During the 1990s, the Chapter enjoyed renewed involvement with PRSSA at the University of South Carolina and sponsored a mentor program matching students with professionals.

SCPRSA sponsored its first Mercury Awards competition in 1991. The annual banquet recognizes outstanding statewide public relations programs and noteworthy individuals.

Special programs throughout 1992, including roundtable discussions led by members and professional development workshops, honored SCPRSA’s 25th anniversary of its chartering. Its first-ever scholarship, the Past President’s Scholarship, was awarded in 1992 to a USC PRSSA member. For its 1992 activities, the chapter again won the district Chapter Banner competition.

In 1995 the Mercury Awards celebrated its 5th anniversary with great participation from members. Also, the Chapter co-sponsored a Pro-Am week with PRSSA where students were paired with members for an intensive and competitive one-week internship.

In 1996, the Chapter began its first strategic planning process which resulted in a three-year plan for the Chapter. The plan outlined the future of SCPRSA and served as a road map for chapter and membership development. It was reviewed in 1997 and 1998 and is now a staple of yearly planning.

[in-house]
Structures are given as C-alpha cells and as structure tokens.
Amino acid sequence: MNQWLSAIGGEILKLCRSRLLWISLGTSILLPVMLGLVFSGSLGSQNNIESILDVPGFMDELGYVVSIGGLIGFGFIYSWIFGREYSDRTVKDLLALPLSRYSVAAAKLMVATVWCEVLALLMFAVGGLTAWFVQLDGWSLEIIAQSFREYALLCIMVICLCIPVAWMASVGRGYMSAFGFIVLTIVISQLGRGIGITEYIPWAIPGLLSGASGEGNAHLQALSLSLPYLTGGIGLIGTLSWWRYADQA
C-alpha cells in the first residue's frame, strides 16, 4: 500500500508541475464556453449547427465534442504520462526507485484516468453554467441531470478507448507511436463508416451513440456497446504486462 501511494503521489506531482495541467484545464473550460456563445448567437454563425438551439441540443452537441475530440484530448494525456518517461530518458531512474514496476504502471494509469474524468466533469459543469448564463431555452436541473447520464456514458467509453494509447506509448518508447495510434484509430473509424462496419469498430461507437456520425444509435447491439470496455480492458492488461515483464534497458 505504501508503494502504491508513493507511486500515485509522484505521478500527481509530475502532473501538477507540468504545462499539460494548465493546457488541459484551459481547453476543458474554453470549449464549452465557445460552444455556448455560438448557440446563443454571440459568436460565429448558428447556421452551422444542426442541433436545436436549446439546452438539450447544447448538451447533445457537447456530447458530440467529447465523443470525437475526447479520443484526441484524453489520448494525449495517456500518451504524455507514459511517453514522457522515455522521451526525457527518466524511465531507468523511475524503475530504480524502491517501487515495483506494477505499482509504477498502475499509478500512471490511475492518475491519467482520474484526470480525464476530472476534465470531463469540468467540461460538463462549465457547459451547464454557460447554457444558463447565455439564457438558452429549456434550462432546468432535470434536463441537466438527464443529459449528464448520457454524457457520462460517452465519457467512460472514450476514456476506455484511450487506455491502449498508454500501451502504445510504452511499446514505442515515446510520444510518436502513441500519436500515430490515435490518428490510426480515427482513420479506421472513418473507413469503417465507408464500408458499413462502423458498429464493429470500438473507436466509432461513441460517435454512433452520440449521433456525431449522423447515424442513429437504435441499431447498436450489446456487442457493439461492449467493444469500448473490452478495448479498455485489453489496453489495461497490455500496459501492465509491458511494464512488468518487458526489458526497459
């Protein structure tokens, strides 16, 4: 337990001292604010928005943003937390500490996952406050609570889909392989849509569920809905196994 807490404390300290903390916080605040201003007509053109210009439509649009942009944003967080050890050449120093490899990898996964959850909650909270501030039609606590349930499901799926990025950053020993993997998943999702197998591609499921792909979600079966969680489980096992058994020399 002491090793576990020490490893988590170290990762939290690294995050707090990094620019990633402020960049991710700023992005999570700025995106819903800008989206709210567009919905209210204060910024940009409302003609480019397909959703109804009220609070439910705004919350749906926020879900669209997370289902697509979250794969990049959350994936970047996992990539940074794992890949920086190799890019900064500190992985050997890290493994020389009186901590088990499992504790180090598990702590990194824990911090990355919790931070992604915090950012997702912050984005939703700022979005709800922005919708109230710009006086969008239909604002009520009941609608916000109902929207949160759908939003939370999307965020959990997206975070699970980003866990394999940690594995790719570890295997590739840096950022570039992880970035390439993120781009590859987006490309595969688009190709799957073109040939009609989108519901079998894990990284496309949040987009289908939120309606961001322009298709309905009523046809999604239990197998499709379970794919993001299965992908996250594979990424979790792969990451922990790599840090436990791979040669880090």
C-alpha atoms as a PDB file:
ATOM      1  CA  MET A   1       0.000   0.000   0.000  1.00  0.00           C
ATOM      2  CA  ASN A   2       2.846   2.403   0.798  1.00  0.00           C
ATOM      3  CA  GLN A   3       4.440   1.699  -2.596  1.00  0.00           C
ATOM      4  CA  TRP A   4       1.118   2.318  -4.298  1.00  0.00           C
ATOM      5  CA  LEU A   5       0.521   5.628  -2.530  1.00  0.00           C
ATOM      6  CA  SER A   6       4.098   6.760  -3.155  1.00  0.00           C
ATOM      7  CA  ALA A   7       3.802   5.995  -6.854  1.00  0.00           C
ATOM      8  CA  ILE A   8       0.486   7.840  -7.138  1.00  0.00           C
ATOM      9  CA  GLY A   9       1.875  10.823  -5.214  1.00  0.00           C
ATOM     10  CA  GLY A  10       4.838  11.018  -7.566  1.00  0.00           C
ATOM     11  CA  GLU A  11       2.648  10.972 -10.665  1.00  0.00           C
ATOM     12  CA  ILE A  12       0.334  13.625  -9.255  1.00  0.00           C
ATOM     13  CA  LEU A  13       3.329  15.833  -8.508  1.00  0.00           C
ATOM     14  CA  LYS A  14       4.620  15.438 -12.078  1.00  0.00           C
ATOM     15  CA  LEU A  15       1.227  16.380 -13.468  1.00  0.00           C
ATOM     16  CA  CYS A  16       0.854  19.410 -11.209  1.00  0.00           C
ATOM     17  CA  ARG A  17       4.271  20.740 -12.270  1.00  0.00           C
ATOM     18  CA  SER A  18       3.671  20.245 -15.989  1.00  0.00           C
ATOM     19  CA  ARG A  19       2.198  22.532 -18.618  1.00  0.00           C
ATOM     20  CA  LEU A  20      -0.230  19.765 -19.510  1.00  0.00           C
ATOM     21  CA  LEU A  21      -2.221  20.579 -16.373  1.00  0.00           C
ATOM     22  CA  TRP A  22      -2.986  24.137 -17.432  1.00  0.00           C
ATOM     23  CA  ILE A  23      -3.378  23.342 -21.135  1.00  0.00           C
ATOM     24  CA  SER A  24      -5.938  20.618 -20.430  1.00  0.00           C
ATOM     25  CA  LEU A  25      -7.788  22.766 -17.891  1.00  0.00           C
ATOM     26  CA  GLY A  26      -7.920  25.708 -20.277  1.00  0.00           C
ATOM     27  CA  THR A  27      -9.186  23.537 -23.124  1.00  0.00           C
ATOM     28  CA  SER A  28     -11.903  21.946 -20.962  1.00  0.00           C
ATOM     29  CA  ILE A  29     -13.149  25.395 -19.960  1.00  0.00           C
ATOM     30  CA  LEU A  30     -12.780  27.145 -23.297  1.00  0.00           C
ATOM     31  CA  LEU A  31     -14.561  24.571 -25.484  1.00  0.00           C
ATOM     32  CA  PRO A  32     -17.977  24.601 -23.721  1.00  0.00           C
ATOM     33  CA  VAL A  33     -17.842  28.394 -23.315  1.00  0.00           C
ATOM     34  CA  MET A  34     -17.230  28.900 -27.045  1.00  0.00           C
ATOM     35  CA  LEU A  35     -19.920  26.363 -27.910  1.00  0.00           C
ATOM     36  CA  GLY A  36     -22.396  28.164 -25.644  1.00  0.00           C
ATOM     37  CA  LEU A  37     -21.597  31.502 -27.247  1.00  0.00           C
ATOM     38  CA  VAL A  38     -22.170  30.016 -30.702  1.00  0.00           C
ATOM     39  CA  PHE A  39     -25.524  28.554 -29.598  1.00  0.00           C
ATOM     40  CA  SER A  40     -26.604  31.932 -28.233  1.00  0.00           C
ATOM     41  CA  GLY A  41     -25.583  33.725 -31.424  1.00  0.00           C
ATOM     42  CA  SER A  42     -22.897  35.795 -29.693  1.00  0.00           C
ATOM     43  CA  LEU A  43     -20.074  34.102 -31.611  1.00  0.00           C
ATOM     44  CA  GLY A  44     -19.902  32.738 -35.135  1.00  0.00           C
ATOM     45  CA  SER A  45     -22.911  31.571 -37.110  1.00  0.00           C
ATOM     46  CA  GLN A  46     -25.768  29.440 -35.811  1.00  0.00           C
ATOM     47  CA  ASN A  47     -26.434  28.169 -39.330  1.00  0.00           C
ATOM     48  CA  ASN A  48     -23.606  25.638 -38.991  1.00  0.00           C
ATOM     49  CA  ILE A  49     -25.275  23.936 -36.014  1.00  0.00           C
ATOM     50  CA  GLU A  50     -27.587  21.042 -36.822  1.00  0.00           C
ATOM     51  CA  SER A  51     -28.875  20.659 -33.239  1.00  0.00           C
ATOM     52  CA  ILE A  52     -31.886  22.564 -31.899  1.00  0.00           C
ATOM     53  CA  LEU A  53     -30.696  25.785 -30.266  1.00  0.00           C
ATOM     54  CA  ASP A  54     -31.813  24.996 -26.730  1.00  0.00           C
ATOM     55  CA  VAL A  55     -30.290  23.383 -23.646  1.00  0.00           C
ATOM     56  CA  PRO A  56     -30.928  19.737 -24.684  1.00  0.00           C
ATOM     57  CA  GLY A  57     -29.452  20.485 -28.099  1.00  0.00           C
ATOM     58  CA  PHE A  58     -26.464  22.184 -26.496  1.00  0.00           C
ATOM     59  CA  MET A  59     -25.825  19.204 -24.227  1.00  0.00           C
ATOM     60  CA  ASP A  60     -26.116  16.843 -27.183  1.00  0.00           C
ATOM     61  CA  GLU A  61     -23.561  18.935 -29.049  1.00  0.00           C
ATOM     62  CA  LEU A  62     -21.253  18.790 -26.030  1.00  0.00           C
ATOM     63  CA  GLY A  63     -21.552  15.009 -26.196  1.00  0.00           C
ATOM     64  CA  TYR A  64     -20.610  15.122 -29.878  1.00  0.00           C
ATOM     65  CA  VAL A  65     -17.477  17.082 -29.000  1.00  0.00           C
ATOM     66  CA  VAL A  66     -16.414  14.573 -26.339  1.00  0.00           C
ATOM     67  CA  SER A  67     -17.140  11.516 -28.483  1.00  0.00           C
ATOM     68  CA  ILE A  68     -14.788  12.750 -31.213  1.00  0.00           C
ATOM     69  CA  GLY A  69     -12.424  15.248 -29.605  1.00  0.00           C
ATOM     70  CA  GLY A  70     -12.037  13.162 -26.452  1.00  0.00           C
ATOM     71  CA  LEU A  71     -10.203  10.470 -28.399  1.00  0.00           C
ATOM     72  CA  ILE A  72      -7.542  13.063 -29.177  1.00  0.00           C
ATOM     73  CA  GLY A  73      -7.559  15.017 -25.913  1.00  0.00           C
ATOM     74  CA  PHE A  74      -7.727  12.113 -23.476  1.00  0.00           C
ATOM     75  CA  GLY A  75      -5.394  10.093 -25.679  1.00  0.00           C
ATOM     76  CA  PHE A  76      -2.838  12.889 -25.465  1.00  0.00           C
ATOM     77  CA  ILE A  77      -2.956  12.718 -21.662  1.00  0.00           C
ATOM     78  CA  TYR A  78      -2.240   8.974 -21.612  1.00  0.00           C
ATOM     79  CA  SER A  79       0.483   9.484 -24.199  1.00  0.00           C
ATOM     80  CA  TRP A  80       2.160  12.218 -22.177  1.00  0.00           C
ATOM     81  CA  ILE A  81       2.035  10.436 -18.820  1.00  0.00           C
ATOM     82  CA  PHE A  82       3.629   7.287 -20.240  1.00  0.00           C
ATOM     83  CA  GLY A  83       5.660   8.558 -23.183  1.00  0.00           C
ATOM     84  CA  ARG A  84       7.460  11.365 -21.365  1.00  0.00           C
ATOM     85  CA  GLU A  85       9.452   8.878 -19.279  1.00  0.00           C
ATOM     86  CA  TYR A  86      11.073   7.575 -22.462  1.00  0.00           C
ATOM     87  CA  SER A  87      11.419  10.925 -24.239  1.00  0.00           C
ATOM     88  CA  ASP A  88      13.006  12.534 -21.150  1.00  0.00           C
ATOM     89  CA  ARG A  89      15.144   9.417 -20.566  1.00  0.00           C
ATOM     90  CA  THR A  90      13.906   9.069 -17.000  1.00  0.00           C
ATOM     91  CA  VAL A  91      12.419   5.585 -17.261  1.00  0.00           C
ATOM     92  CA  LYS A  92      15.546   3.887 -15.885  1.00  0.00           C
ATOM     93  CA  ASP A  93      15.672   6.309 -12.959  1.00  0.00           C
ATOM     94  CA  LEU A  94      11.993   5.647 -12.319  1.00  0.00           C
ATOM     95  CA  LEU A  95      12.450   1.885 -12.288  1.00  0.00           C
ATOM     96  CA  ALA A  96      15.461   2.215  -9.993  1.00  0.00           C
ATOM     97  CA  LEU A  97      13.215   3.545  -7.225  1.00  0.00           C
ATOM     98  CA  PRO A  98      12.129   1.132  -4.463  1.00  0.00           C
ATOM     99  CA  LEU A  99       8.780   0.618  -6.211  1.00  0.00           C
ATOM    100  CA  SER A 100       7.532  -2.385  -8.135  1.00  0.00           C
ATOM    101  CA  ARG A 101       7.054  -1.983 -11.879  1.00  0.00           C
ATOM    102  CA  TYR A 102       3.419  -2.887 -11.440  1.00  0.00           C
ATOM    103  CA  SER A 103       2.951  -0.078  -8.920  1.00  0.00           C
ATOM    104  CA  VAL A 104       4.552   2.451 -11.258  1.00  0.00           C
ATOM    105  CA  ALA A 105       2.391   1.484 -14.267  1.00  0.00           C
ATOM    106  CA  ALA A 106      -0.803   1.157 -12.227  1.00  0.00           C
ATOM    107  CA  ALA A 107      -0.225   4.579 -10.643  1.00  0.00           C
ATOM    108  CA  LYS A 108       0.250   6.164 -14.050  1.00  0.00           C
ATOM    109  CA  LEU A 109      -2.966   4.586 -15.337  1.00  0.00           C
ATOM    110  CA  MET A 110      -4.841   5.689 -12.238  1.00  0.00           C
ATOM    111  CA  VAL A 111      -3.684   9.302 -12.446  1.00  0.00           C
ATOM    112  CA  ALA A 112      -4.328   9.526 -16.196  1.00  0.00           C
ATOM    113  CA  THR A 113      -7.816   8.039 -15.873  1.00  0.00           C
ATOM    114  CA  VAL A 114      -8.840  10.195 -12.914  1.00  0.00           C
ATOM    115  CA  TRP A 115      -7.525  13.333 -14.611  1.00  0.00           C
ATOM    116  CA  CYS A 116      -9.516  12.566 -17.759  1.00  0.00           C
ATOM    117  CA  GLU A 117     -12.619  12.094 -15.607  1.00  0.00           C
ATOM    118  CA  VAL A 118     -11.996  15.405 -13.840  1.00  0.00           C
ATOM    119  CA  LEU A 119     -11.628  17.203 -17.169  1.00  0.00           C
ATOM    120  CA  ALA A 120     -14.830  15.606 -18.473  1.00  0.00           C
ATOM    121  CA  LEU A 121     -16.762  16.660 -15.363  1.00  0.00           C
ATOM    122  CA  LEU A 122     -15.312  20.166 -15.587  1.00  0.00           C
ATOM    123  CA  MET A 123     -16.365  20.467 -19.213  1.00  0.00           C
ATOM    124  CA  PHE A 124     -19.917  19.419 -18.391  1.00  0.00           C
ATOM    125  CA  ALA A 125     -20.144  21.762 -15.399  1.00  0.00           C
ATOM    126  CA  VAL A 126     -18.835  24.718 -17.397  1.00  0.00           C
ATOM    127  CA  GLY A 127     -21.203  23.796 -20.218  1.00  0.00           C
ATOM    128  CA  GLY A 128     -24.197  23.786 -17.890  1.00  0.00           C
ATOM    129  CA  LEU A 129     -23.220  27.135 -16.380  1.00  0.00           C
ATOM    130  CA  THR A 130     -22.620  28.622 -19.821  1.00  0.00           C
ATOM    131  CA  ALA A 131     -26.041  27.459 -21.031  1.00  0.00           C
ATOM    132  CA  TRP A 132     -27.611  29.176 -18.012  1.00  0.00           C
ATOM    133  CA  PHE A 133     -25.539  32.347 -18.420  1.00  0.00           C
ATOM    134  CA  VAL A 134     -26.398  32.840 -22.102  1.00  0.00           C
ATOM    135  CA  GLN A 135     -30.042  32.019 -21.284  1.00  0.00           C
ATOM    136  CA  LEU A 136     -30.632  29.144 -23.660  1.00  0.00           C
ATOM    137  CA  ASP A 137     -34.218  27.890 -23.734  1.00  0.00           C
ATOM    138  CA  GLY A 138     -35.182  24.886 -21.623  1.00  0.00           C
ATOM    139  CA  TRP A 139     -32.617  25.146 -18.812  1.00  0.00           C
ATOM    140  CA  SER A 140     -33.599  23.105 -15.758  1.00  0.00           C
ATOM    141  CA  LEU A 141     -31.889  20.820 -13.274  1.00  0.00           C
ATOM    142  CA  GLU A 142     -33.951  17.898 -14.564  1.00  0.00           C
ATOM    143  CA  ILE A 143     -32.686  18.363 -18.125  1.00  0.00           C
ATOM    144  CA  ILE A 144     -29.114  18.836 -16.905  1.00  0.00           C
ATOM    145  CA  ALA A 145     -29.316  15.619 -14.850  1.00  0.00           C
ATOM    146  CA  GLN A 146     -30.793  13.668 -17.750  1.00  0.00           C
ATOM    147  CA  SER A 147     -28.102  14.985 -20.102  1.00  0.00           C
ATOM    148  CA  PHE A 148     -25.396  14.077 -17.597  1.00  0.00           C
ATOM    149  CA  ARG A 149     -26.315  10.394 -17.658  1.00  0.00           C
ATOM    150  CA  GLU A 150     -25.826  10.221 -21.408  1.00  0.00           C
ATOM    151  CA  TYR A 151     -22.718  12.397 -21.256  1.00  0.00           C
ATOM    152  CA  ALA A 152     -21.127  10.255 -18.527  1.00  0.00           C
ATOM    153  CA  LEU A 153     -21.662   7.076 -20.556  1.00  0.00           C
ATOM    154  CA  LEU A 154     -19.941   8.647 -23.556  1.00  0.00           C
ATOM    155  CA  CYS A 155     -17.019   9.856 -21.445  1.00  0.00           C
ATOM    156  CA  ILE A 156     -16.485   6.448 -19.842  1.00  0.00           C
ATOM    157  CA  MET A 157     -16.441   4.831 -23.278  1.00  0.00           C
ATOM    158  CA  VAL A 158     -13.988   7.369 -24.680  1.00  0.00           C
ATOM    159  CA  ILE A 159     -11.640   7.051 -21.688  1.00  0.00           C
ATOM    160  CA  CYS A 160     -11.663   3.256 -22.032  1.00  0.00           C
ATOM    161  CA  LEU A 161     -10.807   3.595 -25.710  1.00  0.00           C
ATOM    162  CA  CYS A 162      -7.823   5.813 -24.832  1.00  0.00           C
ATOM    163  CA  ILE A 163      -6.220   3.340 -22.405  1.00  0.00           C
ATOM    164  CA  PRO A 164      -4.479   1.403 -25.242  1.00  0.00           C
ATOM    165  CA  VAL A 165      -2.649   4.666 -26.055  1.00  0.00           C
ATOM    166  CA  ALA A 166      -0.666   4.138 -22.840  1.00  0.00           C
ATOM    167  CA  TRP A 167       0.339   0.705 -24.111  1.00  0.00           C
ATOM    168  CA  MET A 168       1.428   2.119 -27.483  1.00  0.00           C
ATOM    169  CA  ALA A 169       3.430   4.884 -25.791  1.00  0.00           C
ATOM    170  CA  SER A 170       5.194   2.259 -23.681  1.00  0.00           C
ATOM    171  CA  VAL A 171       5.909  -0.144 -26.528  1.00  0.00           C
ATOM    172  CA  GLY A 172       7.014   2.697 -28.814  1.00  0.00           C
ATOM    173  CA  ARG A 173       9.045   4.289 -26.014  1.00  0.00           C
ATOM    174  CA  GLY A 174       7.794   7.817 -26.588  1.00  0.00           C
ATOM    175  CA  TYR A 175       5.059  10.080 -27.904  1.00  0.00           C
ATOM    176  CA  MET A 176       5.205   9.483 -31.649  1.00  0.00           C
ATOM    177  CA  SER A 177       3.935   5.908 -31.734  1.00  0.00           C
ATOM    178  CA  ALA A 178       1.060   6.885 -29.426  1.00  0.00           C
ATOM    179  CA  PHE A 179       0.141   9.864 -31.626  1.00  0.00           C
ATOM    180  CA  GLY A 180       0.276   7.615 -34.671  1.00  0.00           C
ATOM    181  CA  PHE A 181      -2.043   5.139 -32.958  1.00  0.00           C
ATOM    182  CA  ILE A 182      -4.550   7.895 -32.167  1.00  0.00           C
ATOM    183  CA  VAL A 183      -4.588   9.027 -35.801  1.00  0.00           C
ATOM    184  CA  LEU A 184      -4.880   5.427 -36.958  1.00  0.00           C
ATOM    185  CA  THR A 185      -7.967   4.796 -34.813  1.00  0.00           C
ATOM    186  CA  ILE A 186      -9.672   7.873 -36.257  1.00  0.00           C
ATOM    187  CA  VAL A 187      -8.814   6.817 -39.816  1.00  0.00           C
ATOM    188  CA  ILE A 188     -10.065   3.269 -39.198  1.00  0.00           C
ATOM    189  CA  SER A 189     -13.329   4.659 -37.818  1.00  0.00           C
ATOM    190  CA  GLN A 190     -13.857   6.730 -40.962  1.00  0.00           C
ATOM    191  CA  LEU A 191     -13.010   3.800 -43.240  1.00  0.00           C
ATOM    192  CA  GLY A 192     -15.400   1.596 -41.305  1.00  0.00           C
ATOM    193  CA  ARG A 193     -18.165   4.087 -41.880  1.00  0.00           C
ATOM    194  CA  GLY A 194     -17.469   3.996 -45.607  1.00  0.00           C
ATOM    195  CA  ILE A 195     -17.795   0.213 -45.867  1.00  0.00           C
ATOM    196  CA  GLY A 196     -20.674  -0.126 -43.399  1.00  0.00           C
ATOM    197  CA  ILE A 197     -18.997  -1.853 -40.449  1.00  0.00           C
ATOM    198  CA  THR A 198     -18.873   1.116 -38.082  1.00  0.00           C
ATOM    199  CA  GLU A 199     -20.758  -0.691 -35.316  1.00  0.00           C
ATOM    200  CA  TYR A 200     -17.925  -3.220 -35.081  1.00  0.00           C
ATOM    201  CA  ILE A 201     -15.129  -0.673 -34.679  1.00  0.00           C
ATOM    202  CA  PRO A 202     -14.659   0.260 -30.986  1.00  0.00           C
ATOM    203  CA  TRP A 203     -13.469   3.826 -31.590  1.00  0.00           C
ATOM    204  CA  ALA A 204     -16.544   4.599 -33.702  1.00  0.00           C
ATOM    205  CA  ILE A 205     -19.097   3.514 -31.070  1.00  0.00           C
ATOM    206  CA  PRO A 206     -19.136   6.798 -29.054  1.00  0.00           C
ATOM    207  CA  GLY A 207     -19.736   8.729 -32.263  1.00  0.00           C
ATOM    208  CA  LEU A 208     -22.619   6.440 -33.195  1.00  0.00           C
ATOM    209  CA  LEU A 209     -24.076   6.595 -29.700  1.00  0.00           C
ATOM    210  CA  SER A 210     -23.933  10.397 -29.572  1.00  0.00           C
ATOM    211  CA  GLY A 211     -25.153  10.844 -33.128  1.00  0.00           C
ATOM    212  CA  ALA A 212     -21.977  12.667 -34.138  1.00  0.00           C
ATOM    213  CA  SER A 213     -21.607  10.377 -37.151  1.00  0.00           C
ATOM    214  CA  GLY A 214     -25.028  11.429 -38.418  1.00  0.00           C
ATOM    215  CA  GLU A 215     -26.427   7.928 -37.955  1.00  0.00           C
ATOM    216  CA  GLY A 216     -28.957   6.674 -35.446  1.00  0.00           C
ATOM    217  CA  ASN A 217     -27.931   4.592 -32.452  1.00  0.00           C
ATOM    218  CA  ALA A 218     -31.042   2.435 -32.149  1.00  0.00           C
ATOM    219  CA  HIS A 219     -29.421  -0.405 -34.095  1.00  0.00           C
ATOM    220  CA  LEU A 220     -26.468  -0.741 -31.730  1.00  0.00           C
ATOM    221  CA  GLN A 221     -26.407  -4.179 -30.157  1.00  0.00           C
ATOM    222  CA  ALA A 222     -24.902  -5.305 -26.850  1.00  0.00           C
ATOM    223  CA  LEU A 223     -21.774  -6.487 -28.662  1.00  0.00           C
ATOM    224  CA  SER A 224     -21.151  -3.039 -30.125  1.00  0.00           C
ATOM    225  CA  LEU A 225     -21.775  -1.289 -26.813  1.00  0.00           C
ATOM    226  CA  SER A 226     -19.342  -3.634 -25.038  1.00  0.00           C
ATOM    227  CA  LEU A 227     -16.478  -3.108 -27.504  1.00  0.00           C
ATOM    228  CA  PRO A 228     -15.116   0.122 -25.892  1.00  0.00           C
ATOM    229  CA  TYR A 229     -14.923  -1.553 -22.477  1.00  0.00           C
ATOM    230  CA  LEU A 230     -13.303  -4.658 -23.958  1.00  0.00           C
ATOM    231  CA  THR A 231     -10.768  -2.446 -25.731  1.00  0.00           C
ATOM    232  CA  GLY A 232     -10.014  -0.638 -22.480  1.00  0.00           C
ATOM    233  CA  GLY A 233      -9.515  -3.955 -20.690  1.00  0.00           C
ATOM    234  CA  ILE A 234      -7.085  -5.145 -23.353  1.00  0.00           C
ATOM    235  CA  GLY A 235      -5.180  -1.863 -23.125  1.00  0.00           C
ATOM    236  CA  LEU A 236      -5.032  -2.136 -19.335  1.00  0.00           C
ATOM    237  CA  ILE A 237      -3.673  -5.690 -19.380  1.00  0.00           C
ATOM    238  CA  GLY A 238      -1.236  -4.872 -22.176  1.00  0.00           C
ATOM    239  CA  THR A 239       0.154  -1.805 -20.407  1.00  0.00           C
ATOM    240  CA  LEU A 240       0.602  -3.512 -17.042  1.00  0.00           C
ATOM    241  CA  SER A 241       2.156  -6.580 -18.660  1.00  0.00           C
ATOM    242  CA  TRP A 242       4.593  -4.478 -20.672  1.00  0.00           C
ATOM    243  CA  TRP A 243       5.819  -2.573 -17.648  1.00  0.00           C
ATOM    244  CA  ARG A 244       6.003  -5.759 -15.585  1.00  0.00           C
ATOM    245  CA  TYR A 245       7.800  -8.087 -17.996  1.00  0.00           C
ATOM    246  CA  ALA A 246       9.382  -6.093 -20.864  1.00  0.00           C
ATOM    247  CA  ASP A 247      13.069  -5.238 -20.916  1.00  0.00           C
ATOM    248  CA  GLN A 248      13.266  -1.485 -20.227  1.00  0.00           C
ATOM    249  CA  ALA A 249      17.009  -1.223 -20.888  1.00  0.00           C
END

Throughout the 1990s, Chapter leadership helped move SCPRSA and the public relations profession in South Carolina forward. A few of the highlights of this decade include:

  • Reaching a record membership of nearly 200, with a majority of new members from areas outside the Midlands.
  • Creating an endowed SCPRSA scholarship through the USC Educational Foundation and identifying other ways to assist public relations students.
  • Providing quality programming for members, including regional luncheons, seminars and events for senior-level practitioners.
  • Producing useful communication tools for members–a newsletter, an annual membership directory, and a membership brochure, as well as establishing a Web site and an electronic mailing list for quick dissemination of information.